Market in Papua New Guinea, Post Regulation,’ Pacific Economic Bulletin
43 See G. Sodhi, Five out of Ten: A Performance Review of RAMSI
, CIS Issue Analysis 92
44 R. Duncan, S. Cuthbertson, and M. Bosworth, Pursuing Economic Reform in the Pacific
45 H. Hughes and G. Sodhi, Should Australia and New Zealand Open Their Doors to Guest
Workers From the Pacific? Costs and Benefits
, CIS Policy Monograph 72 (Sydney: CIS, 2006).
Other Issue Analysis Papers in this area:
No. 92 Five Out of Ten: A Performance Report on the Regional Assistance Mission to the Solomon
Islands (RAMSI) Gaurav Sodhi
No. 88 Kava and After in the Nhulunbuy (Gulf of Carpenteria) Hinterland Helen Hughes
No. 86 What is Working in Good Schools in Remote Indigenous Communities? Kirsten Storry
No. 81 The HIV/AIDS Crisis in Papua New Guinea Miranda Darling Tobias
No. 77 Time for a Change in Tonga: From Monarchy to Modernity Gaurav Sodhi
No. 73 Tackling Literacy in Remote Aboriginal Communities Kirsten Storry
No. 72 School Autonomy: A Key Reform for Improving Indigenous Education Julie Novak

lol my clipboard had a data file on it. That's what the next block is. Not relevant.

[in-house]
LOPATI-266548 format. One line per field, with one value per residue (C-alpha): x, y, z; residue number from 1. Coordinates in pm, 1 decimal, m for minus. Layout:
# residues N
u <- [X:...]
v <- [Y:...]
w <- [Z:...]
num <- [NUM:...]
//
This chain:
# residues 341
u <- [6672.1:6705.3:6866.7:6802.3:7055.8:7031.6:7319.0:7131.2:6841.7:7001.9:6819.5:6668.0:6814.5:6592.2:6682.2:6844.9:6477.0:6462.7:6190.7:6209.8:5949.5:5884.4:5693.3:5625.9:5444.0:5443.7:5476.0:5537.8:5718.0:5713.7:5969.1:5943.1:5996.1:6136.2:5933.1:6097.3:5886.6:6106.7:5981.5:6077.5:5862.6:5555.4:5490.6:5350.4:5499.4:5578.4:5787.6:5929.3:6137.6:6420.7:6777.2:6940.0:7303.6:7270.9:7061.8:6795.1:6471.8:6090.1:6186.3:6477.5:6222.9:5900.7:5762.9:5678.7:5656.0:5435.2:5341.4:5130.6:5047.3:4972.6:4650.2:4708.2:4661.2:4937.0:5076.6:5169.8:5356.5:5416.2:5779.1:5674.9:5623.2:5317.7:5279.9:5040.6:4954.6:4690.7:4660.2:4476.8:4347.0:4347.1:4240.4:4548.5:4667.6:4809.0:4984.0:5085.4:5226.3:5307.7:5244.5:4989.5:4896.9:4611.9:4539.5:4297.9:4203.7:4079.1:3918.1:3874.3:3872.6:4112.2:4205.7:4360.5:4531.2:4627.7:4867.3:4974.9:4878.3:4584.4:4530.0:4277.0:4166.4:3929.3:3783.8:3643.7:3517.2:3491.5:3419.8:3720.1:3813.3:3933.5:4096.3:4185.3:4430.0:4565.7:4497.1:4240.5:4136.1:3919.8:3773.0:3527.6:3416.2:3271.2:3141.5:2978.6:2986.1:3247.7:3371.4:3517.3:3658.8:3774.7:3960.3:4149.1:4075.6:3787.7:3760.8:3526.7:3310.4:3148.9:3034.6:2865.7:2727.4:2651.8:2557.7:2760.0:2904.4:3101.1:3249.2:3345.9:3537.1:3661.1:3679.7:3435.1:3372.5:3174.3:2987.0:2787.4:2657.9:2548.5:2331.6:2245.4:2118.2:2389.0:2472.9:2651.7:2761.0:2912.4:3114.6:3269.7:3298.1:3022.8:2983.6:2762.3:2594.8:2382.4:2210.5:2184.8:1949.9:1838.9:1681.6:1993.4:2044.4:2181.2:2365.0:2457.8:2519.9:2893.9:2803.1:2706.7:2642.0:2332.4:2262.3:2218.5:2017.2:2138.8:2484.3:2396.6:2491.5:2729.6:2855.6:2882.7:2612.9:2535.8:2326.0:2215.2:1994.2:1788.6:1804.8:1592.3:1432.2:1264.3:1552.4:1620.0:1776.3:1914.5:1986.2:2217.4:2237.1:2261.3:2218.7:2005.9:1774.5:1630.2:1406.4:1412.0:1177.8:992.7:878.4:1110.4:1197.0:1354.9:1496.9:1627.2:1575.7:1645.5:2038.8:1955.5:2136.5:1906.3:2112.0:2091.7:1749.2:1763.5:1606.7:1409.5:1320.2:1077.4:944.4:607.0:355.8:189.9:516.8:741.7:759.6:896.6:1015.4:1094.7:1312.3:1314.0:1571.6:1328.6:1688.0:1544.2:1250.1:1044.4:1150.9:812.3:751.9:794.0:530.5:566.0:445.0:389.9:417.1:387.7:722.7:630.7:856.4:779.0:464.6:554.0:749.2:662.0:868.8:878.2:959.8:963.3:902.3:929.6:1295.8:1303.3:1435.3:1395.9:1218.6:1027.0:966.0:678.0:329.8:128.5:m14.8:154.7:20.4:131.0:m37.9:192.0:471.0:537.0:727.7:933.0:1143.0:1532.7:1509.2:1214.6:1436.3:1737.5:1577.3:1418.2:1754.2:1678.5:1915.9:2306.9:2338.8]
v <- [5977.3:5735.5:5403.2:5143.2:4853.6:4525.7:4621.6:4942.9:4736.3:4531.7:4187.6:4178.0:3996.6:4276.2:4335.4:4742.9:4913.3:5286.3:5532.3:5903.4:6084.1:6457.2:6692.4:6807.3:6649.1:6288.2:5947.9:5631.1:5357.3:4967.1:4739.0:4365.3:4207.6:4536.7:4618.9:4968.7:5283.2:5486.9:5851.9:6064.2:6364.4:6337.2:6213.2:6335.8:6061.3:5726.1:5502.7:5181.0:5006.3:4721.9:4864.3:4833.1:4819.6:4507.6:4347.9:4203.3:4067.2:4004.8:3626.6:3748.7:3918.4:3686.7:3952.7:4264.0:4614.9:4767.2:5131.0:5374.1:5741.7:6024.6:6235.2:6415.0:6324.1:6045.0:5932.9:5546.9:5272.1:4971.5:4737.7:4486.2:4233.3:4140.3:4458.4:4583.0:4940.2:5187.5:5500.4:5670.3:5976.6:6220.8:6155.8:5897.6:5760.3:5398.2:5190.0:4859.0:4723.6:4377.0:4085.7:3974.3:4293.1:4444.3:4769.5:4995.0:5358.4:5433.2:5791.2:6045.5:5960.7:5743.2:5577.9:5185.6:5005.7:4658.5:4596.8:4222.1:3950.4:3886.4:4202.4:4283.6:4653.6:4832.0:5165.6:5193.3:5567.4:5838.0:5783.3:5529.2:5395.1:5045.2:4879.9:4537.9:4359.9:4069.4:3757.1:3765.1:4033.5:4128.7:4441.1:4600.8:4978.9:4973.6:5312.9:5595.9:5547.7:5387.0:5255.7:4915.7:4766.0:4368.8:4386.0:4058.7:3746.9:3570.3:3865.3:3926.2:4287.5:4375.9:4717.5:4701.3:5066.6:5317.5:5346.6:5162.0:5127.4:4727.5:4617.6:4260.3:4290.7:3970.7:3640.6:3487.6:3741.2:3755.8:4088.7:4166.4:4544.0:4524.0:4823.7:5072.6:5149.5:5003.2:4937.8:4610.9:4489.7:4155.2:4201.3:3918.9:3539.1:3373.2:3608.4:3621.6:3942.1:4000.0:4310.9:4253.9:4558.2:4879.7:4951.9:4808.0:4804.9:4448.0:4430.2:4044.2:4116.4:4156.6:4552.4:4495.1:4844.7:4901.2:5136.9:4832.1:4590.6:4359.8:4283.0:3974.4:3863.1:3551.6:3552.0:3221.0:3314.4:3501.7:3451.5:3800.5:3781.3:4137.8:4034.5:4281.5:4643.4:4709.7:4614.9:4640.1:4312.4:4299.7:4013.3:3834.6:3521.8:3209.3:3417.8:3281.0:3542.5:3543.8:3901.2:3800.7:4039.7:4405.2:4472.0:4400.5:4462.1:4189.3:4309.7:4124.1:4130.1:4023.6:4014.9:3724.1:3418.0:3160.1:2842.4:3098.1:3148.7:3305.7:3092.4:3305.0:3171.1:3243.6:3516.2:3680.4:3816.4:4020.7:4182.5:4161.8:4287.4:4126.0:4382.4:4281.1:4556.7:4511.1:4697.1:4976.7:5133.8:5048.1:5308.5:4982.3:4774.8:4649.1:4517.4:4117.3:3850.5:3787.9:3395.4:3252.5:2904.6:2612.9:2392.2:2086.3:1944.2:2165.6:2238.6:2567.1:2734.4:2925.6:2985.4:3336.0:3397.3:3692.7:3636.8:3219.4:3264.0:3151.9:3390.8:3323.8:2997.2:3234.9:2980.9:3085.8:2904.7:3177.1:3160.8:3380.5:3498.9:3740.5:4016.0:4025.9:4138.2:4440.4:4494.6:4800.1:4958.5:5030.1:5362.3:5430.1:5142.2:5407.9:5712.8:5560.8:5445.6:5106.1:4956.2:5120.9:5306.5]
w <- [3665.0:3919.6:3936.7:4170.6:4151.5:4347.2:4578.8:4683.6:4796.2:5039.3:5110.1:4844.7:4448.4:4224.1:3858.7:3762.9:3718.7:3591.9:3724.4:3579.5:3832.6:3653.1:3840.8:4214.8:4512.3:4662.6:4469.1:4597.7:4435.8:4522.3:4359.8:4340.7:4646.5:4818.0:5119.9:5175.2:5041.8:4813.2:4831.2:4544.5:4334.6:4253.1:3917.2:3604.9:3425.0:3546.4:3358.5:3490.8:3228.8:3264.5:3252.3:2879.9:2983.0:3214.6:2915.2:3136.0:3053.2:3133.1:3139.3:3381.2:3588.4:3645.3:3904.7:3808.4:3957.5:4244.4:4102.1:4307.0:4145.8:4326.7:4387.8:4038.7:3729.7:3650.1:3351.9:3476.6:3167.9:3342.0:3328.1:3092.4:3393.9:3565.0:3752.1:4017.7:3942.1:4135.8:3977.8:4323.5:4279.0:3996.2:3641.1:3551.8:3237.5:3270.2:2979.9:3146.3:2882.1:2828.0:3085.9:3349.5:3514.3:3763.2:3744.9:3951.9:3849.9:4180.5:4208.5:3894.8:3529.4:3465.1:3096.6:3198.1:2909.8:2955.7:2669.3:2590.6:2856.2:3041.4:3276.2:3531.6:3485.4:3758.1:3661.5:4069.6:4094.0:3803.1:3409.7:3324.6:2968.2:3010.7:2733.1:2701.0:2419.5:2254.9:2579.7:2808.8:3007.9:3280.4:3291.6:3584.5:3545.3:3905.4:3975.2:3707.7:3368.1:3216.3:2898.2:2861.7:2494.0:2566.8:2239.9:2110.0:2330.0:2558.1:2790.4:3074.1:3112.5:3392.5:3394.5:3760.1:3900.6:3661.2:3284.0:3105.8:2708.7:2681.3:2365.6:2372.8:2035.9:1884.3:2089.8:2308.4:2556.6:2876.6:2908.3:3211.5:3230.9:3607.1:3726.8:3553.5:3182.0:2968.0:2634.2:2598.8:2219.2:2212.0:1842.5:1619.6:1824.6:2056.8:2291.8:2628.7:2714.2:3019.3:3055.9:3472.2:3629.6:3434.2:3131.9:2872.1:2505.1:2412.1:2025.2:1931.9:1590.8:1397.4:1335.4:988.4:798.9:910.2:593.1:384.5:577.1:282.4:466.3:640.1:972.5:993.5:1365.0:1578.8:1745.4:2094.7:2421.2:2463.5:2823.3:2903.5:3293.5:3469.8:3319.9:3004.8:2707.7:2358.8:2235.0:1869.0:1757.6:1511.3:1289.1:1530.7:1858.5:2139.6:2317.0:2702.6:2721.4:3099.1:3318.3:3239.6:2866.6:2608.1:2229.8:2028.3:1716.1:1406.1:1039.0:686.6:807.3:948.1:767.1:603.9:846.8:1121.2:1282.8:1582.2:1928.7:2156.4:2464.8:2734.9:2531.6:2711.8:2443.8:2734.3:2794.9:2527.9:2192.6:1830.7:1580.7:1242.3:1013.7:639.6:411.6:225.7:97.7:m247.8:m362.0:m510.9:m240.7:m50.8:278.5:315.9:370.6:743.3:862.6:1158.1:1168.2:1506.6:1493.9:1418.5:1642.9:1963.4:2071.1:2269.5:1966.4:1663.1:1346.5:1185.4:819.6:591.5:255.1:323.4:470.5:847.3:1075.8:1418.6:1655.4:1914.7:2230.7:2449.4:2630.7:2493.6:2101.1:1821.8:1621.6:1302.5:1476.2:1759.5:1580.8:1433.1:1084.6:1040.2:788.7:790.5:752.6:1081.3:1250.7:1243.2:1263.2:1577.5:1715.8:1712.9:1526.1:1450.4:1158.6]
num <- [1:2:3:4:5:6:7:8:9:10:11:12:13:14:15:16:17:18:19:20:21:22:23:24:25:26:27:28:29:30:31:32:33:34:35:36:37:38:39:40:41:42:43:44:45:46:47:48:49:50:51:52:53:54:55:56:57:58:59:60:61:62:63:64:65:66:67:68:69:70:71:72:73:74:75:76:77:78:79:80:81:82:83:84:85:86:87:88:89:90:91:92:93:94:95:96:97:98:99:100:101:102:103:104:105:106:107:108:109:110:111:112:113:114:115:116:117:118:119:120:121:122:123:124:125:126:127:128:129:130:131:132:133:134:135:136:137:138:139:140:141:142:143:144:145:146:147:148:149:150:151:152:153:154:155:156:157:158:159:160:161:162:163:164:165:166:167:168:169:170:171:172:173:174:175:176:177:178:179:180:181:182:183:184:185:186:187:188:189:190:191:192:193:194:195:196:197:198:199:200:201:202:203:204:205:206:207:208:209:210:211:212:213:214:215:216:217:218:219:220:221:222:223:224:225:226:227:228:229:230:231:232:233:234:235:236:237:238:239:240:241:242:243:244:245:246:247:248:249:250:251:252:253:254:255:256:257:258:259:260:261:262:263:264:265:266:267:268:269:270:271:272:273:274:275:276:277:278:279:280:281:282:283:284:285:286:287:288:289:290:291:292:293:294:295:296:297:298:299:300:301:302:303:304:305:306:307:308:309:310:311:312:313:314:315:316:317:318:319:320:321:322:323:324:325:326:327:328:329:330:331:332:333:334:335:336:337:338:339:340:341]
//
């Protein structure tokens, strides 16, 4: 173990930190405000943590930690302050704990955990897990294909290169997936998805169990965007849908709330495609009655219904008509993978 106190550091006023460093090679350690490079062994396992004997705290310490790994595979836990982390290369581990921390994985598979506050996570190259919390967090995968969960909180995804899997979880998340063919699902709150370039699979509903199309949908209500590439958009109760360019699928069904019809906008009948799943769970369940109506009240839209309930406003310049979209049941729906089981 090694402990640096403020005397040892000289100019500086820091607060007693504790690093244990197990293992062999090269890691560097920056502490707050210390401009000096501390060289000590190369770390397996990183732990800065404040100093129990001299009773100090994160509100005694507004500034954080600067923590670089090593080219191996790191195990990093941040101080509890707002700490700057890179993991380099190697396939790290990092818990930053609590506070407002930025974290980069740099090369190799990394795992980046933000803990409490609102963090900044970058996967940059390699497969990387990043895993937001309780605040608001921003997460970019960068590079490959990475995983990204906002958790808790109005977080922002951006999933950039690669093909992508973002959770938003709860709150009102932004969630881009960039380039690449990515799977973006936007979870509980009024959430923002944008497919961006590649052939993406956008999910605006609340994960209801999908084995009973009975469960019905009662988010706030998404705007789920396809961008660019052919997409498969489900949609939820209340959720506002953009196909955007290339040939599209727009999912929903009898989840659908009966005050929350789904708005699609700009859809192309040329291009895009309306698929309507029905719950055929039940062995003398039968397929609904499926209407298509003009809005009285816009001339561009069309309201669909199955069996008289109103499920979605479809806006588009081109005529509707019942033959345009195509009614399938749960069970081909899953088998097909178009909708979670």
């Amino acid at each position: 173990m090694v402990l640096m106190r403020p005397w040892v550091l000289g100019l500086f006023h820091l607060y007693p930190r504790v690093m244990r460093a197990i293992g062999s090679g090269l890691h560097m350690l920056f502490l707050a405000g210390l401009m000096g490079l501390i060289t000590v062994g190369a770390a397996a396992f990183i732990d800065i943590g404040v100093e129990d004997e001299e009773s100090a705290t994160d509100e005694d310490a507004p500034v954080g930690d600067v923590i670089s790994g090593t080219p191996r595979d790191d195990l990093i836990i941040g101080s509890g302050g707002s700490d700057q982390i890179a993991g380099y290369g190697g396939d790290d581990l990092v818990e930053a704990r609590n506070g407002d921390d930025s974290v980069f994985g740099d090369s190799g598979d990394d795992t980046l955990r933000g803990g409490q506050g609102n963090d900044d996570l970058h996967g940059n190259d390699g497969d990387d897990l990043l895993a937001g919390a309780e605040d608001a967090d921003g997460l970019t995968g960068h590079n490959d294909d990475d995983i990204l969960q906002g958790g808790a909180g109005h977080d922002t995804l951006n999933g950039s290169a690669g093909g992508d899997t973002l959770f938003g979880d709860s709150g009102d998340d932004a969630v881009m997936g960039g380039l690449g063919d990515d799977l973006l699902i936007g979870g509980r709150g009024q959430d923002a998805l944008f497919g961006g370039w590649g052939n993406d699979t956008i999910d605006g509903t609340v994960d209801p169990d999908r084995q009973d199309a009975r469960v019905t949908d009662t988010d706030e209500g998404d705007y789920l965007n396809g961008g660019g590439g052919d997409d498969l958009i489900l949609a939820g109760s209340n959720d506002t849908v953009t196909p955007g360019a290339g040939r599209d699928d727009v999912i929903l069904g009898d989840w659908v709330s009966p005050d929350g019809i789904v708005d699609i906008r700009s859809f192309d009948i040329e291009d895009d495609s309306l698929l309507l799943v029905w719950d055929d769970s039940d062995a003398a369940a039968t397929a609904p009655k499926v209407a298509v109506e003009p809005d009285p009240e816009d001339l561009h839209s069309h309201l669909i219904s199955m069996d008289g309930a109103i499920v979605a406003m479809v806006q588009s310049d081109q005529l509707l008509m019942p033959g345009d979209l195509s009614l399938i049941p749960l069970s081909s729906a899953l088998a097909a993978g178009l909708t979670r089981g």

No. 69 Annals of Aid: Vanuatu and the United States Millennium Challenge Corporation
No. 63 The Economics of Indigenous Deprivation and Proposals for Reform Helen Hughes
No. 58 Papua New Guinea’s Choice: A Tale of Two Nations Helen Hughes and Susan Windybank
No. 54 A New Deal for Aborigines and Torres Strait Islanders in Remote Communities
No. 53 The Pacific is Viable! Helen Hughes No. 50 From Riches to Rags: What are Nauru’s Options and How Can Australia Help? Helen Hughes
issue Analysis (issn:1440 606) is a regular series published by The Centre for independent studies, evaluating public
issues and Government policies and offering proposals for reform. views expressed are those of the authors and do not
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issues) can be purchased from Cis for $5.50 each (plus postage) or can be downloaded free from www.cis.org.au